75 Florida Teachers Sign Petition Vowing to Defy Critical Race Theory Ban


As The Tennessee Star reported, the Zinn Education Project,  a nonprofit that pushes social justice curriculum in schools, released a petition signed by more than 5,000 teachers nationwide who vow to continue to teach Critical Race Theory, even if it’s banned in their schools.

“Lawmakers in at least 21 states are attempting to pass legislation that would require teachers to lie to students about the role of racism, sexism, heterosexism, and oppression throughout U.S. history,” the petition says.

“From police violence, to the prison system, to the wealth gap, to maternal mortality rates, to housing, to education and beyond, the major institutions and systems of our country are deeply infected with anti-Blackness and its intersection with other forms of oppression,” it continues. “To not acknowledge this and help students understand the roots of U.S. racism is to deceive them — not educate them. This history helps students understand the roots of inequality today and gives them the tools to shape a just future. It is not just a history of oppression, but also a history of how people have organized and created coalitions across race, class, and gender.”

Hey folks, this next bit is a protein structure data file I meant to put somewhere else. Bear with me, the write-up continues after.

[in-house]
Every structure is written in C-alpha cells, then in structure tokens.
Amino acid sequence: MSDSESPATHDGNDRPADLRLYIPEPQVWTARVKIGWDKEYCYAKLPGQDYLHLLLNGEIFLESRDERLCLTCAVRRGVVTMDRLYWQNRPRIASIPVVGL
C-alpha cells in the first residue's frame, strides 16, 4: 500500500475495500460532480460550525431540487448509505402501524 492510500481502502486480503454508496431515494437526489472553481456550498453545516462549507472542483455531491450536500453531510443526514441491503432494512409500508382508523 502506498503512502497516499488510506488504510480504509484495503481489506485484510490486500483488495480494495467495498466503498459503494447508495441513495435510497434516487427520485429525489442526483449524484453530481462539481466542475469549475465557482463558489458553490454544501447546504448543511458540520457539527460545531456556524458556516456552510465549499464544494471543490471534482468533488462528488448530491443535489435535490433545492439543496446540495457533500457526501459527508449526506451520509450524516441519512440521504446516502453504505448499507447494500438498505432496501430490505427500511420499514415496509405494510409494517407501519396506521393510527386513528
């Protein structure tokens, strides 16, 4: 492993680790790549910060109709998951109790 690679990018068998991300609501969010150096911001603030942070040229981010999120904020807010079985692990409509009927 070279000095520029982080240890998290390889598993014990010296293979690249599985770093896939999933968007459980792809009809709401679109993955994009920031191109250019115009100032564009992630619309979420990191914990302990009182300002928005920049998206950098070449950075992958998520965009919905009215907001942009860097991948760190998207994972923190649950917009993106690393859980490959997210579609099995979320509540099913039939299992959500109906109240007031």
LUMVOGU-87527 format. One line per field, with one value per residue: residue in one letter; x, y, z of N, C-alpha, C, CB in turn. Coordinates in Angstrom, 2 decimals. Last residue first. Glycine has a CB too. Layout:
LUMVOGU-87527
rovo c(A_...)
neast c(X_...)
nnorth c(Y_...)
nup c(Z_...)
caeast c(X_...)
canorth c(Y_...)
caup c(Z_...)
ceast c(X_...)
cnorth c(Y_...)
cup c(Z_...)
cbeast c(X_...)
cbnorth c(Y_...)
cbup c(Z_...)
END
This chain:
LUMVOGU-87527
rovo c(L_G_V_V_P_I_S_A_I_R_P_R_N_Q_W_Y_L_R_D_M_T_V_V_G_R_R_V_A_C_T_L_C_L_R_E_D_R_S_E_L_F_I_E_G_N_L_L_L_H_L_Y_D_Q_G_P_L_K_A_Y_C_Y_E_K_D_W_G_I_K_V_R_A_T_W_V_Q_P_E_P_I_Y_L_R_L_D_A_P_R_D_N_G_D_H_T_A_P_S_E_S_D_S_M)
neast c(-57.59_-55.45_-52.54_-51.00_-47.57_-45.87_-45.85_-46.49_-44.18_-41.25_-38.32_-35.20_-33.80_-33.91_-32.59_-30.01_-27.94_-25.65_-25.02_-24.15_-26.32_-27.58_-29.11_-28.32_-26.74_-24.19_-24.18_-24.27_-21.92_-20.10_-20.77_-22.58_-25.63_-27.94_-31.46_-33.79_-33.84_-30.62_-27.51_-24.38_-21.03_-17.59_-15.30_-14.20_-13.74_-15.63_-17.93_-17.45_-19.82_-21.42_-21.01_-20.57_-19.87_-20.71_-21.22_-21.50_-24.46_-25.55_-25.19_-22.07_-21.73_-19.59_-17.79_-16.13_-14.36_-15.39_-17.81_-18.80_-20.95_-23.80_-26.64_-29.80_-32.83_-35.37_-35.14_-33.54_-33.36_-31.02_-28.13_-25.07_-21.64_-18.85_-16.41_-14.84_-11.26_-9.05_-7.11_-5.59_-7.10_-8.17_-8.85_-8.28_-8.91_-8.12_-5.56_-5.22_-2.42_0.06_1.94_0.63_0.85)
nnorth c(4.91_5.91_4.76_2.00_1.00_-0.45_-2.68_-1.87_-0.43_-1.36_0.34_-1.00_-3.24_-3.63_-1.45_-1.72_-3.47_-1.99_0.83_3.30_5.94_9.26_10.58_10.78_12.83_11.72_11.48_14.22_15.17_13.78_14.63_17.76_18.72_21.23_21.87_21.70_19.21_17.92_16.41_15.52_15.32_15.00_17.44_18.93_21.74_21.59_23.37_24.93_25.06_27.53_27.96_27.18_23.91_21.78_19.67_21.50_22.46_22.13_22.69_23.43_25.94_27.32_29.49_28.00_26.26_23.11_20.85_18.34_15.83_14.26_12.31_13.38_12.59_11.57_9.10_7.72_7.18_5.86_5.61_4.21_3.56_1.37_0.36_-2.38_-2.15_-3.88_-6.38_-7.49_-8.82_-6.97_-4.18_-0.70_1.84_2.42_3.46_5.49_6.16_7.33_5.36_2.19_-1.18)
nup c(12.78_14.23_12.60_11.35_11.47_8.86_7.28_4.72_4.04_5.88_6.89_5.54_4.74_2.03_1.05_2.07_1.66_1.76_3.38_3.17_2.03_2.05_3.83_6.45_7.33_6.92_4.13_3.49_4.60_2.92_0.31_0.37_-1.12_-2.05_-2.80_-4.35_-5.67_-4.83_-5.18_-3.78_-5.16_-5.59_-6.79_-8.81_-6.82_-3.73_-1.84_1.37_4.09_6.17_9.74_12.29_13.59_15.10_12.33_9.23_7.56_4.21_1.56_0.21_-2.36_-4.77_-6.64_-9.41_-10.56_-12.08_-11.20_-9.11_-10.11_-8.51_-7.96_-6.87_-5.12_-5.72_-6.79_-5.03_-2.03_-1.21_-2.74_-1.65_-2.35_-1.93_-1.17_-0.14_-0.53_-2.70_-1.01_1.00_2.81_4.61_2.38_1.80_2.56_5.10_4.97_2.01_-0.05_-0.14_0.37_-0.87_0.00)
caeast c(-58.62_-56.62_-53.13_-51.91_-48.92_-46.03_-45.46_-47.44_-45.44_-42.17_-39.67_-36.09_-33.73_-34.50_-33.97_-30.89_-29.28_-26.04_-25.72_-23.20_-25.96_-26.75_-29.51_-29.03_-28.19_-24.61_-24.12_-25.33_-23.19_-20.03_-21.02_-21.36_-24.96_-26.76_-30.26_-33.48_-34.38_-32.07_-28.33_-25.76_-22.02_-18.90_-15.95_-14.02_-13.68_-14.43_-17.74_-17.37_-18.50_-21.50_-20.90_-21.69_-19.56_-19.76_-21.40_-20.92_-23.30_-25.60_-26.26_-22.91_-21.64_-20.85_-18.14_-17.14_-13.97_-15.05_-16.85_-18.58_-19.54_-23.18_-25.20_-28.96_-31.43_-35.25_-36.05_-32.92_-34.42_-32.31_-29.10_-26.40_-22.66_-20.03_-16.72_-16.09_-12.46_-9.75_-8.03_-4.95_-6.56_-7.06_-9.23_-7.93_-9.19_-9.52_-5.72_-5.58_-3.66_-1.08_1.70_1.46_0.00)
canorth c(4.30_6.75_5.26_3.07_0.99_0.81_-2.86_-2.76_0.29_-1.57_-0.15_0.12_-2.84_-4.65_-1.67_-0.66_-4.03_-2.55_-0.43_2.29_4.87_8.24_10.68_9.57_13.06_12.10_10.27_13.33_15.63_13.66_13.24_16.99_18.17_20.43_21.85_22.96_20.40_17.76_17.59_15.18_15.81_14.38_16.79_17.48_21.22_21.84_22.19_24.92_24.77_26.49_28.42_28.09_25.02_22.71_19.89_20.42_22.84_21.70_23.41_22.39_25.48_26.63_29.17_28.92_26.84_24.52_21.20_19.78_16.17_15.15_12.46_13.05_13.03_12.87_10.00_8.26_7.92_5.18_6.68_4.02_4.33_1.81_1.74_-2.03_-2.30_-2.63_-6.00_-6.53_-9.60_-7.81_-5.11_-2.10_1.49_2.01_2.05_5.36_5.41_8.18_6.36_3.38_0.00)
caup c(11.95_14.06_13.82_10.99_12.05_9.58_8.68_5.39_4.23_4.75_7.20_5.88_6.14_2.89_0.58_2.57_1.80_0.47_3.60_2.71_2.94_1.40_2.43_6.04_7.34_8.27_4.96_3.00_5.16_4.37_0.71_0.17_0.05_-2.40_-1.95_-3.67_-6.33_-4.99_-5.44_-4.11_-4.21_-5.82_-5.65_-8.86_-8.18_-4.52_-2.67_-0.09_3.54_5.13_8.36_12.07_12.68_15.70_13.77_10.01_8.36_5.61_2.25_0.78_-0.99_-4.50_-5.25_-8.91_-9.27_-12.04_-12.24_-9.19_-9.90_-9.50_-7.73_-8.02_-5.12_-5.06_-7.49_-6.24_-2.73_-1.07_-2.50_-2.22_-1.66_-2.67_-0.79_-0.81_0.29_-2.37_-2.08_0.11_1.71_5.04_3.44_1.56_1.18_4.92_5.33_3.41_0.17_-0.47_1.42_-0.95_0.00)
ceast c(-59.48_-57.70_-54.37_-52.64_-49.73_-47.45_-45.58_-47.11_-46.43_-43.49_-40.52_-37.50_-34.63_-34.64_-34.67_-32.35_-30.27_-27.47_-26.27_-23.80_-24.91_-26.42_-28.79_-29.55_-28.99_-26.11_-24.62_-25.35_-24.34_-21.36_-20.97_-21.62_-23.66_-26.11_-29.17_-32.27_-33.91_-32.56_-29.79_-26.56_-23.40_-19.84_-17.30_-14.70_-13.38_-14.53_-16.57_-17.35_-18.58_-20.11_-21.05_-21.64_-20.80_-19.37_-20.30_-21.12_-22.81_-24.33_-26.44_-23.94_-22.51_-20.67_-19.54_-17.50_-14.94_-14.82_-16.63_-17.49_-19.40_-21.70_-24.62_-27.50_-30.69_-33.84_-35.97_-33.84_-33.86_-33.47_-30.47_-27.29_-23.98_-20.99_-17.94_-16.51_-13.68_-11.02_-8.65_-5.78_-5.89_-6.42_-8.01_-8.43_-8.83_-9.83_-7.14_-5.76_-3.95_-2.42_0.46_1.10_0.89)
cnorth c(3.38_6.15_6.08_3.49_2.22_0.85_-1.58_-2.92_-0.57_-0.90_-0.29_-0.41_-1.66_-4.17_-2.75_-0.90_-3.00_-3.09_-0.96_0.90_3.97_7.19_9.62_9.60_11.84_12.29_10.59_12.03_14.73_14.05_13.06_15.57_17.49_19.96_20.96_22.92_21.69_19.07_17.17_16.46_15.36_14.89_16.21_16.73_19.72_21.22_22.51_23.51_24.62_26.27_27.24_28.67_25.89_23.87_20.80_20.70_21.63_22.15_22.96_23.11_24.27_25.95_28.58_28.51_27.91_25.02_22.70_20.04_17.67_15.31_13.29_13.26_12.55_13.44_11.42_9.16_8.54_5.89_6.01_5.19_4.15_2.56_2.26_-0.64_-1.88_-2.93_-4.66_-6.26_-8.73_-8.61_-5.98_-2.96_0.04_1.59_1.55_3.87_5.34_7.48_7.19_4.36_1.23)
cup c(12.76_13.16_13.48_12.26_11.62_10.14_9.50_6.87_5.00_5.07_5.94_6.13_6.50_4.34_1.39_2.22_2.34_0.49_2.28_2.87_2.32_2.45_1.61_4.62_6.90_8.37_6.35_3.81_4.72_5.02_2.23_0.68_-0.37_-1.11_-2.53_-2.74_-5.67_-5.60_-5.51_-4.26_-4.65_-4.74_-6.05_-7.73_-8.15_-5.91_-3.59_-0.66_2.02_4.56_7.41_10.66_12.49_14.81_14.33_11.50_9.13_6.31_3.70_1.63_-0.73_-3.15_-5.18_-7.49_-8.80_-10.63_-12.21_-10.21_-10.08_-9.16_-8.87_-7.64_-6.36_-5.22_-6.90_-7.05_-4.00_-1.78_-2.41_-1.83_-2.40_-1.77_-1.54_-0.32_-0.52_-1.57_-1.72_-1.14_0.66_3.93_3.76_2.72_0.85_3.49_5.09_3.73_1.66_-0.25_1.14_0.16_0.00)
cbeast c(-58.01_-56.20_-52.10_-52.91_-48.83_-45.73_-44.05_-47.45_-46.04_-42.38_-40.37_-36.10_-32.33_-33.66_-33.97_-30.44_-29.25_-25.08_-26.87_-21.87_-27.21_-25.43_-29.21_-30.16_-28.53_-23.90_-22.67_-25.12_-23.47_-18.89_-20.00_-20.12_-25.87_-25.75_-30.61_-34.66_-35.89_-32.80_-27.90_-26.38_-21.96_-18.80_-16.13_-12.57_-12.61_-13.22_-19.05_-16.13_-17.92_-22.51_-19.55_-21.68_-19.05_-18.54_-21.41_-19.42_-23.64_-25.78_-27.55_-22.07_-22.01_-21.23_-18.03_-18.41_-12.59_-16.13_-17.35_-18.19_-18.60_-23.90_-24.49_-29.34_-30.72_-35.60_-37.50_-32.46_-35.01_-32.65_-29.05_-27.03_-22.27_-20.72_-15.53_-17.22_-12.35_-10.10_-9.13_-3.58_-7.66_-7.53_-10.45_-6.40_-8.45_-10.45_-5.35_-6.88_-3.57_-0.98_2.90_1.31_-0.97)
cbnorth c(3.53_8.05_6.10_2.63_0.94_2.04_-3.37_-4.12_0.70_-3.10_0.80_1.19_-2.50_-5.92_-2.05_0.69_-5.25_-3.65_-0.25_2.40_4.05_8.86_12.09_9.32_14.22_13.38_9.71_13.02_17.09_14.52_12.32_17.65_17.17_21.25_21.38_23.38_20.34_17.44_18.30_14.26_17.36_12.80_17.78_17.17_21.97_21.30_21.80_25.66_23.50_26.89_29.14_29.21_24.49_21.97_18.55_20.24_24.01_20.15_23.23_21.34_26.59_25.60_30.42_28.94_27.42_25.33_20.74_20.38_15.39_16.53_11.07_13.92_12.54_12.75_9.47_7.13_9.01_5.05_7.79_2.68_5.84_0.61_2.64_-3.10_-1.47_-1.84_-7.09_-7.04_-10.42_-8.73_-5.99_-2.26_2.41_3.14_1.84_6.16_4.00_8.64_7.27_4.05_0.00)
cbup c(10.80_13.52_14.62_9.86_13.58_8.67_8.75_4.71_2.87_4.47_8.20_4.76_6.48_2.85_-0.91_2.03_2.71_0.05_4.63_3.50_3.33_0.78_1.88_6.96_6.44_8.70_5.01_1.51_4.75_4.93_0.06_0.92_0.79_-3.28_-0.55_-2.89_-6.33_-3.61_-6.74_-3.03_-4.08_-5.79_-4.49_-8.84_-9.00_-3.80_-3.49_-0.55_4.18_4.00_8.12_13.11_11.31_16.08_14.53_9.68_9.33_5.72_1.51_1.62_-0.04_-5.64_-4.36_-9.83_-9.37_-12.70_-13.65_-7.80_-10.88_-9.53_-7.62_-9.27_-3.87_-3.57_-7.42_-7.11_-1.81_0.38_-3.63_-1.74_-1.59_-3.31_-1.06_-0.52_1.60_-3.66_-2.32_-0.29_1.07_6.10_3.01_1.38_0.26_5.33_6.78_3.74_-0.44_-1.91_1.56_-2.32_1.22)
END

Star News Education Foundation Journalism ProjectSeventy-six teachers in Florida have signed the petition, despite the state’s ban on teaching Critical Race Theory.

The official rule adopted by the Florida State Board of Education says:

“Instruction on the required topics must be factual and objective and may not suppress or distort significant historical events, such as the Holocaust, and may not define American history as something other than the creation of a new nation based largely on universal principles stated in the Declaration of Independence.”

Below is a list of Florida’s signatories, who plan to continue teaching Critical Race Theory, and the comments they wrote on the petition, if any:

  • Eric Volat of West Palm Beach.
  • Stacy Daniels of New Smyrna Beach.